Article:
Correlation, Causation, and Why Having a Big Library as a Kid =/= Lifelong Income
There’s a story going around this week which is likely going to tempt many into mistaking correlation for causation.
Children who grow up with a large number of books in the house earn more money later in life, according to a new study published in the Economic Journal.
Economists from the University of Padua in Italy studied 6,000 men born in nine European countries in the mid-20th century, categorising them depending on whether they had fewer than 10 books at home, a shelf of books, a bookcase with up to 100 books, two bookcases, or more than two.
Giorgio Brunello, Guglielmo Weber and Christoph Weiss estimated the effect of education on lifetime earnings by “distinguishing between individuals who lived in rural or urban areas during childhood, and between individuals with access to many or few books at home at age 10.”
The study said that although school reforms had the most effect on individuals in rural areas, “those with many books enjoyed substantially higher returns to their additional education”.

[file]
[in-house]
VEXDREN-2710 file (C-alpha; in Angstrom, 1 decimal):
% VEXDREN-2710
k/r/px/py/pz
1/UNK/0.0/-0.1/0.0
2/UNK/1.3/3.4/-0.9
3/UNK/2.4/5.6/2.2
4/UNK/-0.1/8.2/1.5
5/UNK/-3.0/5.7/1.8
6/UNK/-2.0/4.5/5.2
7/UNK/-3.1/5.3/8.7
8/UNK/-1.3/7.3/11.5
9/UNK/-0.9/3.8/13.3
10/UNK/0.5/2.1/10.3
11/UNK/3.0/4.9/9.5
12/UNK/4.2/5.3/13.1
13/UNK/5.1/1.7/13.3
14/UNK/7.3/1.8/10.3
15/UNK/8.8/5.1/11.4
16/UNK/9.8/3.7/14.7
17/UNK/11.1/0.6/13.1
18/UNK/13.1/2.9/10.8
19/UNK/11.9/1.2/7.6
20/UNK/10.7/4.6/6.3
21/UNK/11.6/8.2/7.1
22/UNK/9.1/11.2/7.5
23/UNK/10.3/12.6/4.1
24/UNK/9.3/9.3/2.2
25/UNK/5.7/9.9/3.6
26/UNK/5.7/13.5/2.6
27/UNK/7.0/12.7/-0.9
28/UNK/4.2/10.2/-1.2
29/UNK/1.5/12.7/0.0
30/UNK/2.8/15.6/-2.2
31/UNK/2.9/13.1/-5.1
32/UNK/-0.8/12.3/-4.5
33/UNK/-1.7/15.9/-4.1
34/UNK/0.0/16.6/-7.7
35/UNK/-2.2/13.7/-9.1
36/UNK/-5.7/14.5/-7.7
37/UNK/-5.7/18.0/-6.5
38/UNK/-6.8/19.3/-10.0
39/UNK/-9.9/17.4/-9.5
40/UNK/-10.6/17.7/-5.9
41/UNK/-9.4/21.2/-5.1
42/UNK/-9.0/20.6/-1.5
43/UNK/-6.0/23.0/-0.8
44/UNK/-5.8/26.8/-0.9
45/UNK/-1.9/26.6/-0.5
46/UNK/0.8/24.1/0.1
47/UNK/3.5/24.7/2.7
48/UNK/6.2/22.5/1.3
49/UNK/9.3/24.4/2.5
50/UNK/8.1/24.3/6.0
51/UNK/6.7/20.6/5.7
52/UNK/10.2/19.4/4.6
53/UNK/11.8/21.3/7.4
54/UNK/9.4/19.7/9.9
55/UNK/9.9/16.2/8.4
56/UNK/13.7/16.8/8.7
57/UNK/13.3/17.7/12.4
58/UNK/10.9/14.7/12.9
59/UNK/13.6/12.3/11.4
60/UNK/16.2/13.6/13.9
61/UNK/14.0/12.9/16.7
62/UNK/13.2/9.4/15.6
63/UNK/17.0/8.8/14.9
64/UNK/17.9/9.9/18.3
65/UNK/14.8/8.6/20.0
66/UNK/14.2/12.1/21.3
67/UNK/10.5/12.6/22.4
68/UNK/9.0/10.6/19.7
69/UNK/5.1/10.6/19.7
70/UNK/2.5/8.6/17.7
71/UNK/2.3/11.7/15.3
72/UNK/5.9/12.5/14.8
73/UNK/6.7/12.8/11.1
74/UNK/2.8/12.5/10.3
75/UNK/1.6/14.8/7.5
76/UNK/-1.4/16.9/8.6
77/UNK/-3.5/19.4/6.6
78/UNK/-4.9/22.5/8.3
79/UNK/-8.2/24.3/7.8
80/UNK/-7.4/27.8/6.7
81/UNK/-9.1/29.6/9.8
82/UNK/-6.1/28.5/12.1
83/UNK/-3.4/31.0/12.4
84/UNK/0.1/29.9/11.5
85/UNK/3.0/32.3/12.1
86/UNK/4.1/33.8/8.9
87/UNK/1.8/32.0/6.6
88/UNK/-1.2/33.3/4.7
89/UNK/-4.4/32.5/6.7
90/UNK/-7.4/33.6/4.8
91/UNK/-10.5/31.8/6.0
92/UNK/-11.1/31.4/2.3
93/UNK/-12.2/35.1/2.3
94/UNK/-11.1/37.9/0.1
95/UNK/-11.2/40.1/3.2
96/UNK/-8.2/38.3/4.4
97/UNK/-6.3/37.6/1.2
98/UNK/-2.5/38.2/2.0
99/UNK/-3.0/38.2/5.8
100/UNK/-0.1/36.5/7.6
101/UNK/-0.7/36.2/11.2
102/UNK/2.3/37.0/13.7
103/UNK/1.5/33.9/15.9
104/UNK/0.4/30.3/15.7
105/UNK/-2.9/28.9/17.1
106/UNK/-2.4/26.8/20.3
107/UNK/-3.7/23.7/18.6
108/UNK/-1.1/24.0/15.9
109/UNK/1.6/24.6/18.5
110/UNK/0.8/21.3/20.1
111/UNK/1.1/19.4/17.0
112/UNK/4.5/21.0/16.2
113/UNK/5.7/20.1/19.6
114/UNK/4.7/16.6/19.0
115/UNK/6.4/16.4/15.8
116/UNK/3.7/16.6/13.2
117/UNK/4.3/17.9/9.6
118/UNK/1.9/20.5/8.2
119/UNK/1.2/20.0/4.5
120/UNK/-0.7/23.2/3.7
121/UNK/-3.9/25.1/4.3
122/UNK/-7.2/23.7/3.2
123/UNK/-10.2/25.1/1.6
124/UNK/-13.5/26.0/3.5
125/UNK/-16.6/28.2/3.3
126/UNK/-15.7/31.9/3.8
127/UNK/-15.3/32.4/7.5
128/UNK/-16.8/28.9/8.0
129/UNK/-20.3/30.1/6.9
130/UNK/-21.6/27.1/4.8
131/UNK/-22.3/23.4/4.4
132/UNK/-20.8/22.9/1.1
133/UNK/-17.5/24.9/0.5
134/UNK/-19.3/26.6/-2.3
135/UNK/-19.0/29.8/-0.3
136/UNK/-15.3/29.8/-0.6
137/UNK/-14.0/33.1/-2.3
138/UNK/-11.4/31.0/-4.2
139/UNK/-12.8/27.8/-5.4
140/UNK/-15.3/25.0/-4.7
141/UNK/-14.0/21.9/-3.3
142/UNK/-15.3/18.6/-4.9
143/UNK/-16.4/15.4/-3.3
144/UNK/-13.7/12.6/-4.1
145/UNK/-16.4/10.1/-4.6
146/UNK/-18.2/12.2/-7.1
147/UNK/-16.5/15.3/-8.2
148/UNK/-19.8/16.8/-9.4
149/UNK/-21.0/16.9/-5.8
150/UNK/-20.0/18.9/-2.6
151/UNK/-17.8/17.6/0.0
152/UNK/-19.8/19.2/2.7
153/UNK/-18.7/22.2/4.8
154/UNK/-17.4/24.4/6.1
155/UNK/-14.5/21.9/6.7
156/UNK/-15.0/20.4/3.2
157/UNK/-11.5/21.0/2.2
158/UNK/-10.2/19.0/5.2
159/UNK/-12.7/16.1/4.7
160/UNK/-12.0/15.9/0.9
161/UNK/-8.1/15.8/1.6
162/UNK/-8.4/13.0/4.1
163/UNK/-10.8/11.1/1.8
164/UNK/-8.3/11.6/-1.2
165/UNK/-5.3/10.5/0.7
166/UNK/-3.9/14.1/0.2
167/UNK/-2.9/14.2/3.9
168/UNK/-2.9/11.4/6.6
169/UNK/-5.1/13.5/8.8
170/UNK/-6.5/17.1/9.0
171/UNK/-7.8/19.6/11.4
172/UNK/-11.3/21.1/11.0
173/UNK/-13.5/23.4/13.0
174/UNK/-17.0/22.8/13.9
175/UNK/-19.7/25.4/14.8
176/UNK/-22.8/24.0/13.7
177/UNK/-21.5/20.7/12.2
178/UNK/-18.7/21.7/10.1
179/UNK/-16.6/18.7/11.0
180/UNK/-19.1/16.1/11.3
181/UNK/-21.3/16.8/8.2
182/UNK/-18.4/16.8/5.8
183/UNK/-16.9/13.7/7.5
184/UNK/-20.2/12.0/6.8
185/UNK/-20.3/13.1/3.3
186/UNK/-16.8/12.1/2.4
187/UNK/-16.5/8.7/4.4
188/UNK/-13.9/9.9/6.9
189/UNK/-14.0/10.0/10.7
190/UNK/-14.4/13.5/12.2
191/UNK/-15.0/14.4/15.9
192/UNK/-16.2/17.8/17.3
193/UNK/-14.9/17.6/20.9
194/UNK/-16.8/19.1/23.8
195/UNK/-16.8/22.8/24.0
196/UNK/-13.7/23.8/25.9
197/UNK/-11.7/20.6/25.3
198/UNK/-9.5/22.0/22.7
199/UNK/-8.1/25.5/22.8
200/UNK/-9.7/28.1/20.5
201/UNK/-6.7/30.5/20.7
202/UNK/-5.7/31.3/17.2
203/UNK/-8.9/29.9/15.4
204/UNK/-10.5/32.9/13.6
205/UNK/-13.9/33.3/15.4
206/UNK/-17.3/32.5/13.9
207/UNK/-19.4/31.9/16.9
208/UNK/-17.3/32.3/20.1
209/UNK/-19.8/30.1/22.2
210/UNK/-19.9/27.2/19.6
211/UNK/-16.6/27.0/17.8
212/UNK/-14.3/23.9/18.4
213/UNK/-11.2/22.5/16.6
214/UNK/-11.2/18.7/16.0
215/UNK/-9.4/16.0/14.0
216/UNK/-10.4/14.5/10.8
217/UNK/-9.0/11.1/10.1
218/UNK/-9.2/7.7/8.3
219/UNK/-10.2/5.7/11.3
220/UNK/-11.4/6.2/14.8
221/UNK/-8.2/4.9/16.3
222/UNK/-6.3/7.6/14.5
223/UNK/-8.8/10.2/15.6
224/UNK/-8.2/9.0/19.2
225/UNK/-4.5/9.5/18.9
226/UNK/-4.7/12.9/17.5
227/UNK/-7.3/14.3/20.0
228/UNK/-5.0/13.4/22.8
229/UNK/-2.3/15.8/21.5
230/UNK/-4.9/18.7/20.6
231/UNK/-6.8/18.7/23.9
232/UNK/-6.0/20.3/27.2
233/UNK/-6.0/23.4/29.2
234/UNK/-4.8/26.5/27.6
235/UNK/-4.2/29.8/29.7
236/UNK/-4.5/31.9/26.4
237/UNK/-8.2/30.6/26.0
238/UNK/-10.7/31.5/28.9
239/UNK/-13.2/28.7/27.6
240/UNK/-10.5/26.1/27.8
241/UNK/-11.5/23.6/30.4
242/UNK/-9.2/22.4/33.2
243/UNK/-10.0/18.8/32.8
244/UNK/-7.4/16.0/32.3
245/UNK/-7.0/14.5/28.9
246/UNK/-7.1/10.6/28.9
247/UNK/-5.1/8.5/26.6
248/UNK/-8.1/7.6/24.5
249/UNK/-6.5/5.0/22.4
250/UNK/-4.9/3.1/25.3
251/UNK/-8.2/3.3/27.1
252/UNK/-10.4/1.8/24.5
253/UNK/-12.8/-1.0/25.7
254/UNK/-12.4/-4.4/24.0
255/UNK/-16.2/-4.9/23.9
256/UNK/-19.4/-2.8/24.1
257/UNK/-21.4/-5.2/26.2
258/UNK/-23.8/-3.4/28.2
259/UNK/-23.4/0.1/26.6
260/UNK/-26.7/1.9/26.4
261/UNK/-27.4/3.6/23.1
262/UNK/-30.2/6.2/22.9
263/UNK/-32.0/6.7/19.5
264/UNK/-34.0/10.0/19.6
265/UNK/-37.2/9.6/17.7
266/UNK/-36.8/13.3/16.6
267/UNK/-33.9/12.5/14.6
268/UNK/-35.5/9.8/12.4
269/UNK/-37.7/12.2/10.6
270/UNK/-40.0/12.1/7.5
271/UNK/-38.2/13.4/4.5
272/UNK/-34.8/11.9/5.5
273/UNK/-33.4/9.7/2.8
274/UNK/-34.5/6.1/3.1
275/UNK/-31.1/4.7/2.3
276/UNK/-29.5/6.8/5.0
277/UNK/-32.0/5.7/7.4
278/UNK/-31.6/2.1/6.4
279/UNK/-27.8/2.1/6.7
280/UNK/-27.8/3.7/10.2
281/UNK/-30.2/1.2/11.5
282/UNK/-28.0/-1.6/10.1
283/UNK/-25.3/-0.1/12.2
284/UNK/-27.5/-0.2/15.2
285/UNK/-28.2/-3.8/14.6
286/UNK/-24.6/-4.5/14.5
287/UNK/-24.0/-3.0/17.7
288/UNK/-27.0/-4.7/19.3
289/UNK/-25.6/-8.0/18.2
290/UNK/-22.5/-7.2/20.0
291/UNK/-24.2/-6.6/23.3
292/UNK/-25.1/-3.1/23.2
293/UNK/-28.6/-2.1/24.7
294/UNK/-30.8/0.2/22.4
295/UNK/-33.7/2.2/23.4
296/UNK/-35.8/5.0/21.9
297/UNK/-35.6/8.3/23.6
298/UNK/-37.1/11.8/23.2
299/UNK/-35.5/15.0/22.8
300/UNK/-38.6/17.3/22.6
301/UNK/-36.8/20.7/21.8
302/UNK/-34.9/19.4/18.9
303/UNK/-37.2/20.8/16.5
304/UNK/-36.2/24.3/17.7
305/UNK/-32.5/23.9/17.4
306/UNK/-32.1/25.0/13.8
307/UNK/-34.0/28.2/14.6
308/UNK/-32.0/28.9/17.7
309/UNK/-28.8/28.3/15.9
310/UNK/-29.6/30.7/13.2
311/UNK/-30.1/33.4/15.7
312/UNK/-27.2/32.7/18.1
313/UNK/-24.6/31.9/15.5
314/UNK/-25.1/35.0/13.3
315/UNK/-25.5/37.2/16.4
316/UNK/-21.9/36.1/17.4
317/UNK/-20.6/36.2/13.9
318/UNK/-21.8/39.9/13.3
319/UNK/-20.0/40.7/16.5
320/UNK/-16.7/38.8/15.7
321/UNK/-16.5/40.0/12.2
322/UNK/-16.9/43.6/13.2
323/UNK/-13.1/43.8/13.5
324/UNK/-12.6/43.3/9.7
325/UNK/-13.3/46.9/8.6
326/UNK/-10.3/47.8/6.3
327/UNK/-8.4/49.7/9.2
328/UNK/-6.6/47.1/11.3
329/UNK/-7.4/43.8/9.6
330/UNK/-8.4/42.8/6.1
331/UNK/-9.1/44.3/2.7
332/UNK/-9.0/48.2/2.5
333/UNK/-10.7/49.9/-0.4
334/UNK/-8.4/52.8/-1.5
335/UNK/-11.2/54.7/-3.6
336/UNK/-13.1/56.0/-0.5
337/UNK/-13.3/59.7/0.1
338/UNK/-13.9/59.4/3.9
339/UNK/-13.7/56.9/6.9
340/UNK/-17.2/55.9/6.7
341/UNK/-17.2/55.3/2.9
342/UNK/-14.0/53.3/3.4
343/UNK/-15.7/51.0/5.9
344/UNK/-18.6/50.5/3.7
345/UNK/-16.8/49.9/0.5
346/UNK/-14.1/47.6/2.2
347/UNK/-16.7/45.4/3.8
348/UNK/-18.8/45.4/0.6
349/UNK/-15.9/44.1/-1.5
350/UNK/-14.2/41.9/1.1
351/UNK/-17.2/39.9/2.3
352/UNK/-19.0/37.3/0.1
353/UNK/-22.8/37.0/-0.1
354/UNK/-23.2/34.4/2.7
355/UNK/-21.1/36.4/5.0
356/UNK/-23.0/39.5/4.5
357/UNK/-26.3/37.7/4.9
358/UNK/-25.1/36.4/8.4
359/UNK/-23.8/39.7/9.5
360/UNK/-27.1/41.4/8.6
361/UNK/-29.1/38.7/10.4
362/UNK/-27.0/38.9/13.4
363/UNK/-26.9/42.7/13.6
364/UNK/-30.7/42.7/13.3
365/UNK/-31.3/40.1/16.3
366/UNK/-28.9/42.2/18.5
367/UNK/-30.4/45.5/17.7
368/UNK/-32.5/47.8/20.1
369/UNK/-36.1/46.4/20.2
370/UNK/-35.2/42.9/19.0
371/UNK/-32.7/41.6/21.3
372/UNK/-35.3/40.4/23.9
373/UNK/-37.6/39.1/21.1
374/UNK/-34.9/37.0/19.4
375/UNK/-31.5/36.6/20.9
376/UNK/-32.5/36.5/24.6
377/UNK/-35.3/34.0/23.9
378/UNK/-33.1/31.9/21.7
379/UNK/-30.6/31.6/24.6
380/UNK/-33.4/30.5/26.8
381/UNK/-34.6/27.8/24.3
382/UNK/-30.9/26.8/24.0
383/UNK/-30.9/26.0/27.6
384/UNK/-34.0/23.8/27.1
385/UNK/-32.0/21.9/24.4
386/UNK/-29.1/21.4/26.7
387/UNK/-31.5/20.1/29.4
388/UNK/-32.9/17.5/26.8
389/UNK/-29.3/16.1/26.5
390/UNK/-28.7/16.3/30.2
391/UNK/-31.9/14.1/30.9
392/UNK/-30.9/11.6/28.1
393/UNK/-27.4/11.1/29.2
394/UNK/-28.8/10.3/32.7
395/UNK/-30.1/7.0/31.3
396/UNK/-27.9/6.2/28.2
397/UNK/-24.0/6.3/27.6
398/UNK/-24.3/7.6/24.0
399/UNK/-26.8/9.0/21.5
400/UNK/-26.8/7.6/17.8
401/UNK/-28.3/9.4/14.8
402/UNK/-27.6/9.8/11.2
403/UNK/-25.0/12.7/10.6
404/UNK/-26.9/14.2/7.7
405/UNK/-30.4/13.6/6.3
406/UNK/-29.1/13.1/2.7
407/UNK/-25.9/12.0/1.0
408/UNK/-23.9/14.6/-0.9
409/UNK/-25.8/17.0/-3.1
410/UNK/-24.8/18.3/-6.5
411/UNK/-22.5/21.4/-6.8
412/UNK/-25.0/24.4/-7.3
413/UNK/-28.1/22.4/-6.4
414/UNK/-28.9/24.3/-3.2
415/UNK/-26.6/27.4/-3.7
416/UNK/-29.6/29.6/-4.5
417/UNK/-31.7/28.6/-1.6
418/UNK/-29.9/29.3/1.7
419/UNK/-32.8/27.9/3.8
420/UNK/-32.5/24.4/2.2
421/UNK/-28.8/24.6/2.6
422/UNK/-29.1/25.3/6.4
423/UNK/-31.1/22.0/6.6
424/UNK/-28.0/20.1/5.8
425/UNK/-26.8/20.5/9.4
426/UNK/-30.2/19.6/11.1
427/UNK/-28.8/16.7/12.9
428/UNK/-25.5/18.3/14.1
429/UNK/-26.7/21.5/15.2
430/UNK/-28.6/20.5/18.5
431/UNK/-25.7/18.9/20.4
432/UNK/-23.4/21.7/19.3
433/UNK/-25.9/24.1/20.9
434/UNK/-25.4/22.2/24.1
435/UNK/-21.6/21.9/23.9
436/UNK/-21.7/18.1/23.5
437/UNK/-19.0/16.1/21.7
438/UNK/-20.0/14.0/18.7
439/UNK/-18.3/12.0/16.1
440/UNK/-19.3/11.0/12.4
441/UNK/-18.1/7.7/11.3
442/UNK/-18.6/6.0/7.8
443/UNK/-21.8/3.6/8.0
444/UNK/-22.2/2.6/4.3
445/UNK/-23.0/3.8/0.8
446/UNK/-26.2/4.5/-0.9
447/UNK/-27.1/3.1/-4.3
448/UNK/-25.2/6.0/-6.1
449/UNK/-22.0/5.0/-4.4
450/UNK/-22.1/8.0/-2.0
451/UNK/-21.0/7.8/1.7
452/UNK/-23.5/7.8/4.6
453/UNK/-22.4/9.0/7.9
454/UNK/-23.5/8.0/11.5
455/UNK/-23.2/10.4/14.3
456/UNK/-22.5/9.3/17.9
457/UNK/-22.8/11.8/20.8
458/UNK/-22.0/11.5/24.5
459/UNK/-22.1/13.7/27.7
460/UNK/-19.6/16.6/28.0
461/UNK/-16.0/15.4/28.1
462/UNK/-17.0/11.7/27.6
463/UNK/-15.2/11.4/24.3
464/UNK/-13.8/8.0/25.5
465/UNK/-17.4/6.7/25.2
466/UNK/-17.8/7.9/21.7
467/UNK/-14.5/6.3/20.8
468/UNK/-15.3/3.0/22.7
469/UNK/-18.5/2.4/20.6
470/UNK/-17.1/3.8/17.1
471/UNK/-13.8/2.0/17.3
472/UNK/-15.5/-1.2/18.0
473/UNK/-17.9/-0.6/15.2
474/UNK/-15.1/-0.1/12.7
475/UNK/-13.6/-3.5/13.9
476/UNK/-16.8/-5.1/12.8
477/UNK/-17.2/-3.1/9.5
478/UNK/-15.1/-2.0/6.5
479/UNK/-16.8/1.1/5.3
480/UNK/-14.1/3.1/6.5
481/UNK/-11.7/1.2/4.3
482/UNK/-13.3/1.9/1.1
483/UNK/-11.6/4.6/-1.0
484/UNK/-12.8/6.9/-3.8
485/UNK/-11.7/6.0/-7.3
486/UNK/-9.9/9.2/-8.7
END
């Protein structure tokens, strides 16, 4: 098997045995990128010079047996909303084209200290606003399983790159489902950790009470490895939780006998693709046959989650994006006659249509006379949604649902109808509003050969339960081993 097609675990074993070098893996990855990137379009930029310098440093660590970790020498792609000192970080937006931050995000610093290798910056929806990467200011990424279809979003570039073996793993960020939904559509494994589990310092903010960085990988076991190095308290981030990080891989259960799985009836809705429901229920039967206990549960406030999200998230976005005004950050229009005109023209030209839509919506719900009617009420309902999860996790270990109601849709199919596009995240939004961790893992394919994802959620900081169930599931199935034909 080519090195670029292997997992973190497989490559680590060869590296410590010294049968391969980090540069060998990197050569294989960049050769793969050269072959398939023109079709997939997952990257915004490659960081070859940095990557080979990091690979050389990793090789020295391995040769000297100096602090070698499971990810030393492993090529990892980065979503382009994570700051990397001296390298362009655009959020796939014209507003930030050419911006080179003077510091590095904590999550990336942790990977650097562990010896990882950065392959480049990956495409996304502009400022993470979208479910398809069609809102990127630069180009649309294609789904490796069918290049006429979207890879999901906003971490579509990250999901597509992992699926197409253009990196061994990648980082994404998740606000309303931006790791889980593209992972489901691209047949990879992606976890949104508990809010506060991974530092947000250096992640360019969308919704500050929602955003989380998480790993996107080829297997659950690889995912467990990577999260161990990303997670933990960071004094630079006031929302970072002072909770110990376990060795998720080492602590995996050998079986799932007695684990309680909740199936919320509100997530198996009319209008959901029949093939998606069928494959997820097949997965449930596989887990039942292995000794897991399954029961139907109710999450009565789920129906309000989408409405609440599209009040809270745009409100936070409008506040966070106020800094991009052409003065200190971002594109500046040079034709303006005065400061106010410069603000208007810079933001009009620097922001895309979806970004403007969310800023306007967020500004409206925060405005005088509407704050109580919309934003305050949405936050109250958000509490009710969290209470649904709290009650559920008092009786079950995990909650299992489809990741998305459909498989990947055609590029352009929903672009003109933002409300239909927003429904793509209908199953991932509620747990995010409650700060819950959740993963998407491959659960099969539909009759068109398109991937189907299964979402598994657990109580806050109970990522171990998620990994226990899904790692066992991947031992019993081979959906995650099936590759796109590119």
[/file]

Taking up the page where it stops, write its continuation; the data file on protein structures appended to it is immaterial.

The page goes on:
The problem with this study is that a lot of the press coverage is so poor as to be misleading. For example, if you read the story in The Bookseller or the Independent you would get the impression that the big library was the cause of the higher lifetime income. (The Guardian got it right).
Both pieces are written in such a way that they imply causation rather than correlation, and that simply isn’t the case.
There could be a hundred and one different causes for the greater lifetime income, including the parents who bought the books pushing their child to succeed, or the fact that being born into the upper socioeconomic classes, which are statistically more likely to own books than the poor, gives a child a financial advantage.
In other words having a lot of books in the house when someone was a kid might have the same root cause as what lead that person to earn an above average income as an adult.
But in all honesty this issue is complex enough that even a correlation is meaningless, which is why studies like this are simply bad science.
Trying to draw any conclusions from a report like this would be like trying to understand the relationship between CS PhDs and arcade revenues.
Any connection between the two is in the eye of the beholder, not the data.
image by Franklin Park Library